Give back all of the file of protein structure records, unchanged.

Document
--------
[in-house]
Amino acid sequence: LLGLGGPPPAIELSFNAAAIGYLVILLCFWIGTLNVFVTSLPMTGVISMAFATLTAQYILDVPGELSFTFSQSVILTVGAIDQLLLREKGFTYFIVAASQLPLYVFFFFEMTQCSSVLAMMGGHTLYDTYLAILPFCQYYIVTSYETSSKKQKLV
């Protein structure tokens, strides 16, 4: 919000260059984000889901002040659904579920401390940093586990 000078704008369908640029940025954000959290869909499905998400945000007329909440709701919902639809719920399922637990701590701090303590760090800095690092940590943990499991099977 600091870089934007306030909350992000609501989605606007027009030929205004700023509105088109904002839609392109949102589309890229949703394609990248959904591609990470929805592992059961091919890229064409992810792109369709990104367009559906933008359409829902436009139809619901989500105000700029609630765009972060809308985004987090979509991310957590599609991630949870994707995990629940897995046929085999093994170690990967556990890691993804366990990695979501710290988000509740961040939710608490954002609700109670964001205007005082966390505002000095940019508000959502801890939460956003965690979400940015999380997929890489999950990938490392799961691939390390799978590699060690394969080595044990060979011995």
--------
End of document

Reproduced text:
[in-house]
Amino acid sequence: LLGLGGPPPAIELSFNAAAIGYLVILLCFWIGTLNVFVTSLPMTGVISMAFATLTAQYILDVPGELSFTFSQSVILTVGAIDQLLLREKGFTYFIVAASQLPLYVFFFFEMTQCSSVLAMMGGHTLYDTYLAILPFCQYYIVTSYETSSKKQKLV
């Protein structure tokens, strides 16, 4: 919000260059984000889901002040659904579920401390940093586990 000078704008369908640029940025954000959290869909499905998400945000007329909440709701919902639809719920399922637990701590701090303590760090800095690092940590943990499991099977 600091870089934007306030909350992000609501989605606007027009030929205004700023509105088109904002839609392109949102589309890229949703394609990248959904591609990470929805592992059961091919890229064409992810792109369709990104367009559906933008359409829902436009139809619901989500105000700029609630765009972060809308985004987090979509991310957590599609991630949870994707995990629940897995046929085999093994170690990967556990890691993804366990990695979501710290988000509740961040939710608490954002609700109670964001205007005082966390505002000095940019508000959502801890939460956003965690979400940015999380997929890489999950990938490392799961691939390390799978590699060690394969080595044990060979011995």